The Personal Knowledge Manager (PKM) is a sort of Memex, a memory extension, as envisioned by Vannevar Bush. This tool helps users to build and manage their personal knowledge base. It is an individuals views of the world, formed by the users associations. The basic goal of the PKM is to retain and return stored information. At its simplest, it is a directory-cum-outliner, constructed using the OPML (Outline Processor Markup Language), which can allow for transclusion (in-place viewing) of similar, other Memex constructs.

The Group Knowledge Manager (GKM) captures and amplifies knowledge across teams. It is a collaboration platform. The GKM belongs to a category of software that is growing in importance of late social software. The goal of social software is help groups work better. Every organization small or big has many groups some are formally set up (for example, marketing, engineering) while others can be informal (for example, organised by communities of practice). The objective of the GKM is to help these groups store and manage information that is of relevance for all of them. The only tool available today is email, and that does not work effectively across groups. Weblogs and Wikis can serve as the foundation for creating GKMs.

The Digital Dashboard provides an integrated view of all the information that a user would like to see on s single screen. Think of the Dashboard as having three areas a scratchpad writing area for making quite notes, a events viewer which shows a filtered view from all the event streams that the user has subscribed to, and a links area, which has shortcuts to various applications and recently used documents. In addition, there is a search box, with three options to search the users own information space on the server, search the users writings on various blogs (public, group and private) and search Google.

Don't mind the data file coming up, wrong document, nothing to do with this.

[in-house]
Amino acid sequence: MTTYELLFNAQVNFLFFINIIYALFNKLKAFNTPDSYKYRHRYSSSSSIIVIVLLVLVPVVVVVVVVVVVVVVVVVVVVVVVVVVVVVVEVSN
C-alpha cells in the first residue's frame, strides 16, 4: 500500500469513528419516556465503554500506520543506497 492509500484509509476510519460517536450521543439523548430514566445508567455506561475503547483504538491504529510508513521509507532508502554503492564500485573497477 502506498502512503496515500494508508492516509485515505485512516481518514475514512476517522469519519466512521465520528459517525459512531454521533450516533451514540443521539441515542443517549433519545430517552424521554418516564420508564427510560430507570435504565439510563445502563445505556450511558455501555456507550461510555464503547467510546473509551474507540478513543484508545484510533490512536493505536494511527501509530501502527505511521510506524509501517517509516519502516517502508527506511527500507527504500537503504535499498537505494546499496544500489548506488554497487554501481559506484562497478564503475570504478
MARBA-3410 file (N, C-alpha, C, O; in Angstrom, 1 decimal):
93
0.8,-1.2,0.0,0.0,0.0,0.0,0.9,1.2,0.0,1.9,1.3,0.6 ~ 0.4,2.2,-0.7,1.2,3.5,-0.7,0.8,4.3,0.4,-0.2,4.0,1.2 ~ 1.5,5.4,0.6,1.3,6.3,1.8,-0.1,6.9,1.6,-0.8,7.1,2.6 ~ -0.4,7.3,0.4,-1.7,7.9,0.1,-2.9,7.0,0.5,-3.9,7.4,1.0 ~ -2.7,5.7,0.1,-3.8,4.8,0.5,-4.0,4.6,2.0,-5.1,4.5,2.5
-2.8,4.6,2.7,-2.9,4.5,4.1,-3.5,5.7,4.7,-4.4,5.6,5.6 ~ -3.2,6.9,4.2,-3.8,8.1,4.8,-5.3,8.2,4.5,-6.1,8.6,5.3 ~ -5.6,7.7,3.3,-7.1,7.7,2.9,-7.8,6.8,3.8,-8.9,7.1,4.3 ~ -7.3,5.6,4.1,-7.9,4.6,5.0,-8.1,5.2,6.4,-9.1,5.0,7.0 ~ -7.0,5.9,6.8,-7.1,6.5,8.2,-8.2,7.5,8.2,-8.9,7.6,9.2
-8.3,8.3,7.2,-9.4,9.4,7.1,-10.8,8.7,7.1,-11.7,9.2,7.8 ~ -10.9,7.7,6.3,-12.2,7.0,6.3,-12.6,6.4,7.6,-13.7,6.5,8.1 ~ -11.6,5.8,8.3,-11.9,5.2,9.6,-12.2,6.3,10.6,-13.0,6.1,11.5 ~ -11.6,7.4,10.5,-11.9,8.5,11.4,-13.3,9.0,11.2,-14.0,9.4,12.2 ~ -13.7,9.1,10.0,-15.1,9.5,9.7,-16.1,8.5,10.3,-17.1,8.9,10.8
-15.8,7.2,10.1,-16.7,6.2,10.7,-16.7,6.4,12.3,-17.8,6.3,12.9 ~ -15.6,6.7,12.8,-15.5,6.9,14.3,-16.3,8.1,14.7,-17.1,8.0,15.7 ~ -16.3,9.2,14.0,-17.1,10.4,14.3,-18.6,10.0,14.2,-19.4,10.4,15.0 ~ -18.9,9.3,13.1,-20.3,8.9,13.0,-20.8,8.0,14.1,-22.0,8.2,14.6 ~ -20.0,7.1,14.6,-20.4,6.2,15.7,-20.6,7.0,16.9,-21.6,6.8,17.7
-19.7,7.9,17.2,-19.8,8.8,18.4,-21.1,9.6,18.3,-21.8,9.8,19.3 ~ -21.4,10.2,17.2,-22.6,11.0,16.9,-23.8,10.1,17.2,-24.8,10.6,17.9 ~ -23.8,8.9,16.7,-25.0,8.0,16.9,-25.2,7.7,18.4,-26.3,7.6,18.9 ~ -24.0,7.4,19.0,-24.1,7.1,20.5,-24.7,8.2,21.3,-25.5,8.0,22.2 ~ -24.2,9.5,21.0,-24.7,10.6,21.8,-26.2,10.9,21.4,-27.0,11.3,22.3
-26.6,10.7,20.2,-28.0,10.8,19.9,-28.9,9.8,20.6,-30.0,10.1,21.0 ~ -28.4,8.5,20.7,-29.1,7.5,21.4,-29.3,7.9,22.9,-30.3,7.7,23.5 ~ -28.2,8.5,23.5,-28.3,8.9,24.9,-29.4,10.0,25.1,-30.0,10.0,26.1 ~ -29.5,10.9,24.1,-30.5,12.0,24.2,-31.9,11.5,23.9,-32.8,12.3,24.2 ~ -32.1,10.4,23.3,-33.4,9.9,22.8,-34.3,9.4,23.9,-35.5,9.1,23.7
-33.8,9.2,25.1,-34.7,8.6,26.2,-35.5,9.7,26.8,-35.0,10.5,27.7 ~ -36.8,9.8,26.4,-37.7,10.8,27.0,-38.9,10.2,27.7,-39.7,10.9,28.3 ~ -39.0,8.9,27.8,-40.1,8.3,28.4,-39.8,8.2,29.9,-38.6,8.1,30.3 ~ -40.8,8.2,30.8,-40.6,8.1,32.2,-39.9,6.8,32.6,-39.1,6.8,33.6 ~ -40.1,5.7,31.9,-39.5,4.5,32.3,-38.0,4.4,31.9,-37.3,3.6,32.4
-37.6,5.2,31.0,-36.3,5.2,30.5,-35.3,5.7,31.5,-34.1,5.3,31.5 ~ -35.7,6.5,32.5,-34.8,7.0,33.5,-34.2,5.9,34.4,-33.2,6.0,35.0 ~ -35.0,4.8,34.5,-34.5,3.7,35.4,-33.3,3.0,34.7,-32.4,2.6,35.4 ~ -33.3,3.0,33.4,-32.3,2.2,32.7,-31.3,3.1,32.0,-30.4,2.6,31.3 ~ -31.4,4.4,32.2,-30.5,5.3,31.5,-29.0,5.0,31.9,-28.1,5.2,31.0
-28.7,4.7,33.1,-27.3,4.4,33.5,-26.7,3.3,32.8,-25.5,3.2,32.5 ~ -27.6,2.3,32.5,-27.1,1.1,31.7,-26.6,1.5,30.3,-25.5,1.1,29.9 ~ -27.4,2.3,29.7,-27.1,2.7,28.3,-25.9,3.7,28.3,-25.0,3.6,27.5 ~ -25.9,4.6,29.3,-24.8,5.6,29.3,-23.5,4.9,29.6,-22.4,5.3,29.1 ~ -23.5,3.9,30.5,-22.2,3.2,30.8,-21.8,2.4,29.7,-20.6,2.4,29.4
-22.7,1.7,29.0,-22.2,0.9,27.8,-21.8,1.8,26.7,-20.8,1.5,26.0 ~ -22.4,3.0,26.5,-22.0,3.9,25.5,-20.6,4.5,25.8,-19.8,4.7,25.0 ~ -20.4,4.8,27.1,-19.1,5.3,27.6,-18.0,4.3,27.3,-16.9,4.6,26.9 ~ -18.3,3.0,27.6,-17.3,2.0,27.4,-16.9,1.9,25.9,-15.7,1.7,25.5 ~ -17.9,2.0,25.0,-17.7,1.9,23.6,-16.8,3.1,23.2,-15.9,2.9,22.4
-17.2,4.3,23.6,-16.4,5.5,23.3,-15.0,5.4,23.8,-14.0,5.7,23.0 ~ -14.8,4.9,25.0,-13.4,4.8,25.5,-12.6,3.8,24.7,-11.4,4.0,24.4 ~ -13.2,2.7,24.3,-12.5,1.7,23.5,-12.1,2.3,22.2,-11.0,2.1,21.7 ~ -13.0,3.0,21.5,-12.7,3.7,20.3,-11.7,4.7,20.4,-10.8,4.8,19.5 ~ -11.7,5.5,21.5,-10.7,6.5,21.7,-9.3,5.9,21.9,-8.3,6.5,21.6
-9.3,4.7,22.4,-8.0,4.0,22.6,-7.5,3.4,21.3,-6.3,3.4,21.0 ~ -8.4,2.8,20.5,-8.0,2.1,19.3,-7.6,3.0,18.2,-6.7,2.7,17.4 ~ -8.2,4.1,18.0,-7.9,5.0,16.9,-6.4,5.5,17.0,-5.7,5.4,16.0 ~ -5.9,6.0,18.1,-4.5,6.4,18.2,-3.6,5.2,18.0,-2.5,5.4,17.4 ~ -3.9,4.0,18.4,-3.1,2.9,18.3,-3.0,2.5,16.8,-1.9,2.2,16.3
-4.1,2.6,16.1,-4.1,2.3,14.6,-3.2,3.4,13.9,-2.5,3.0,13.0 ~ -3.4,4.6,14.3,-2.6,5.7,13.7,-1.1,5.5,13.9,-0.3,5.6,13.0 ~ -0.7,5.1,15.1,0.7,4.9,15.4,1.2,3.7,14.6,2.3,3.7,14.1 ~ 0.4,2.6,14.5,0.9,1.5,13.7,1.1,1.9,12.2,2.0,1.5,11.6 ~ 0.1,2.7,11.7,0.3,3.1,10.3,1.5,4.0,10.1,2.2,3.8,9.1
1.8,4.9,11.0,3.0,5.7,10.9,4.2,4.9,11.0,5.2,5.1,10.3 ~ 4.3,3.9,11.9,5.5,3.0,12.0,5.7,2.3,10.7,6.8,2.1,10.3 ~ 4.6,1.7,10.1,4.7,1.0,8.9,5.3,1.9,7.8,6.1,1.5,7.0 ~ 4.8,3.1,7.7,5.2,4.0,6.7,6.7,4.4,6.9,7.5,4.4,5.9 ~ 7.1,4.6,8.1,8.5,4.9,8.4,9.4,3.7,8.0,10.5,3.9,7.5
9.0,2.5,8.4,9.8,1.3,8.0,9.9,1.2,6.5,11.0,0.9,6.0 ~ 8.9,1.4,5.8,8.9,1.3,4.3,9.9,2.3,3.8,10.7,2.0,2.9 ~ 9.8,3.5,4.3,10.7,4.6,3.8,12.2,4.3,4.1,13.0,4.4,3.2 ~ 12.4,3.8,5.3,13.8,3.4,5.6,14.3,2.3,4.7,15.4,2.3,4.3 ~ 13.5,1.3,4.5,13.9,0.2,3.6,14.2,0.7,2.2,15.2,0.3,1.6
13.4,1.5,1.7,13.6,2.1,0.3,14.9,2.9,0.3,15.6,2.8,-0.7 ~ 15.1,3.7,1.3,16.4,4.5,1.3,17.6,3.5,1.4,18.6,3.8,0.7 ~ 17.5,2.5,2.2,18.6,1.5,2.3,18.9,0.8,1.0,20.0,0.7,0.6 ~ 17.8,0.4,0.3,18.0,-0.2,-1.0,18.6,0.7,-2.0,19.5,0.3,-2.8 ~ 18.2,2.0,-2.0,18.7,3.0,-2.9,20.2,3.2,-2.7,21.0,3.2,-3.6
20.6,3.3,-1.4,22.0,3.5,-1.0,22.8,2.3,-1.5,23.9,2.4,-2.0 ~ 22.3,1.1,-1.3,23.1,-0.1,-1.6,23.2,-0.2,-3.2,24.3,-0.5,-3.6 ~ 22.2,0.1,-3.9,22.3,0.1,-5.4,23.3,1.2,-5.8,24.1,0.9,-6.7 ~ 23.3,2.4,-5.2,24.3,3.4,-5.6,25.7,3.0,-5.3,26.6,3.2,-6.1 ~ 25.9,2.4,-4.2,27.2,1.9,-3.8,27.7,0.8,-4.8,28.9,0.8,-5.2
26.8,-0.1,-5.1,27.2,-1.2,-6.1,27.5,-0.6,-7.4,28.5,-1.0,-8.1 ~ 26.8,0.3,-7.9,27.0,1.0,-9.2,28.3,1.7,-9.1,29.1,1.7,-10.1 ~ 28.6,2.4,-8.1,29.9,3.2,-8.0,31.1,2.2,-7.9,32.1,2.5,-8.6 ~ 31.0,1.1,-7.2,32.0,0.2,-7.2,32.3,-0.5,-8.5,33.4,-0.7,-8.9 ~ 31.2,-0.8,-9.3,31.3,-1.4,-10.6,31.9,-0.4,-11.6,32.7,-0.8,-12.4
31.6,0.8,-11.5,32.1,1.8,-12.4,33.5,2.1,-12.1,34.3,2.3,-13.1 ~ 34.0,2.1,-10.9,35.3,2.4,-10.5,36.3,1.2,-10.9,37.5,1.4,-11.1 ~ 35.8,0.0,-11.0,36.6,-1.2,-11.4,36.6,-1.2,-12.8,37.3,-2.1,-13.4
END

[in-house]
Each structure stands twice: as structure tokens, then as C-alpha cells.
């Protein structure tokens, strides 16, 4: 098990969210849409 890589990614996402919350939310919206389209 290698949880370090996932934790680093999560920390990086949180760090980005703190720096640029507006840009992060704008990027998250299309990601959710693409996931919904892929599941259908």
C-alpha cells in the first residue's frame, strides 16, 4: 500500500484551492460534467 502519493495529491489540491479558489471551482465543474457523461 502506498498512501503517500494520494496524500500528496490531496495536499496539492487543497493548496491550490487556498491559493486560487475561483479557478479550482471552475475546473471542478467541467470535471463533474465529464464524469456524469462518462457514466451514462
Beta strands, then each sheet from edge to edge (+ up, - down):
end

The Microcontent Client provides real-time event updates to the user. This client will typically be part of a users smartphone. It will connect to the users IMAP mailboxes that which gets the email, and the other created by the Info Aggregator. Taken together, they provide the user with the complete view of the personal, enterprise and external worlds. In addition, the microcontent client should also have the ability to accept content (text or multimedia) which can be posted on to a blog specified by the user. The new generation of cellphones already have cameras in-built. With better keyboards, they will become full-fledged two-way mobile multimedia centres.

Thus, these set of seven applications make up the information refinery. It will be possible to manage any kind of information text, image, audio or video through this pipeline. This is the platform that the small- and medium-sized enterprises (SMEs) need to manage the information that they come across and create. In the past, these systems have been expensive or hard to put together. Now, the components and standards for putting these systems in place already exist. This is the foundation of the Active (Publish-Subscribe) Web.

Tomorrow: Business Applications Architecture